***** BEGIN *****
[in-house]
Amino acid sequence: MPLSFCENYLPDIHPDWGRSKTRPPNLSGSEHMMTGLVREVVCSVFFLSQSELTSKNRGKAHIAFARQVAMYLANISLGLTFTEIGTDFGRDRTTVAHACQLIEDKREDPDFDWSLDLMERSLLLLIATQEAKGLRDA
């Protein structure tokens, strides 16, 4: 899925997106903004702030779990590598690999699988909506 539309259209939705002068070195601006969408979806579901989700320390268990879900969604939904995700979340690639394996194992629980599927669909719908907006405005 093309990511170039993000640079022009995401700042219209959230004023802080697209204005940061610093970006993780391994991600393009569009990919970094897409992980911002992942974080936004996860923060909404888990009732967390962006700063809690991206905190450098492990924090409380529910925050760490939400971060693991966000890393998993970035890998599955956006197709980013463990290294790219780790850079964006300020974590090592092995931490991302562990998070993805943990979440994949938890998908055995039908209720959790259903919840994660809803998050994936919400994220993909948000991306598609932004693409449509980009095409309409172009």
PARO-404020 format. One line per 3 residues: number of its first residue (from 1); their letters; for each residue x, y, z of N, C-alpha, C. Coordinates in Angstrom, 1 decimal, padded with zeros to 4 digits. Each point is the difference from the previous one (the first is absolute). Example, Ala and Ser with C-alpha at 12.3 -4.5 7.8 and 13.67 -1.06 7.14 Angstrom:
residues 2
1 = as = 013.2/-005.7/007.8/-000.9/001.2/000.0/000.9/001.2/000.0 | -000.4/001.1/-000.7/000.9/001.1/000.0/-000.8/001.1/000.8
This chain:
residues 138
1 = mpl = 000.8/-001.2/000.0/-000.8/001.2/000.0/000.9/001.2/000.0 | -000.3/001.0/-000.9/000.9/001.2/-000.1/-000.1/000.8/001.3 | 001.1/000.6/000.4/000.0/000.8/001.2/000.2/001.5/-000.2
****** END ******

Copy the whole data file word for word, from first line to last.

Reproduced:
[in-house]
Amino acid sequence: MPLSFCENYLPDIHPDWGRSKTRPPNLSGSEHMMTGLVREVVCSVFFLSQSELTSKNRGKAHIAFARQVAMYLANISLGLTFTEIGTDFGRDRTTVAHACQLIEDKREDPDFDWSLDLMERSLLLLIATQEAKGLRDA
């Protein structure tokens, strides 16, 4: 899925997106903004702030779990590598690999699988909506 539309259209939705002068070195601006969408979806579901989700320390268990879900969604939904995700979340690639394996194992629980599927669909719908907006405005 093309990511170039993000640079022009995401700042219209959230004023802080697209204005940061610093970006993780391994991600393009569009990919970094897409992980911002992942974080936004996860923060909404888990009732967390962006700063809690991206905190450098492990924090409380529910925050760490939400971060693991966000890393998993970035890998599955956006197709980013463990290294790219780790850079964006300020974590090592092995931490991302562990998070993805943990979440994949938890998908055995039908209720959790259903919840994660809803998050994936919400994220993909948000991306598609932004693409449509980009095409309409172009």
PARO-404020 format. One line per 3 residues: number of its first residue (from 1); their letters; for each residue x, y, z of N, C-alpha, C. Coordinates in Angstrom, 1 decimal, padded with zeros to 4 digits. Each point is the difference from the previous one (the first is absolute). Example, Ala and Ser with C-alpha at 12.3 -4.5 7.8 and 13.67 -1.06 7.14 Angstrom:
residues 2
1 = as = 013.2/-005.7/007.8/-000.9/001.2/000.0/000.9/001.2/000.0 | -000.4/001.1/-000.7/000.9/001.1/000.0/-000.8/001.1/000.8
This chain:
residues 138
1 = mpl = 000.8/-001.2/000.0/-000.8/001.2/000.0/000.9/001.2/000.0 | -000.3/001.0/-000.9/000.9/001.2/-000.1/-000.1/000.8/001.3 | 001.1/000.6/000.4/000.0/000.8/001.2/000.2/001.5/-000.2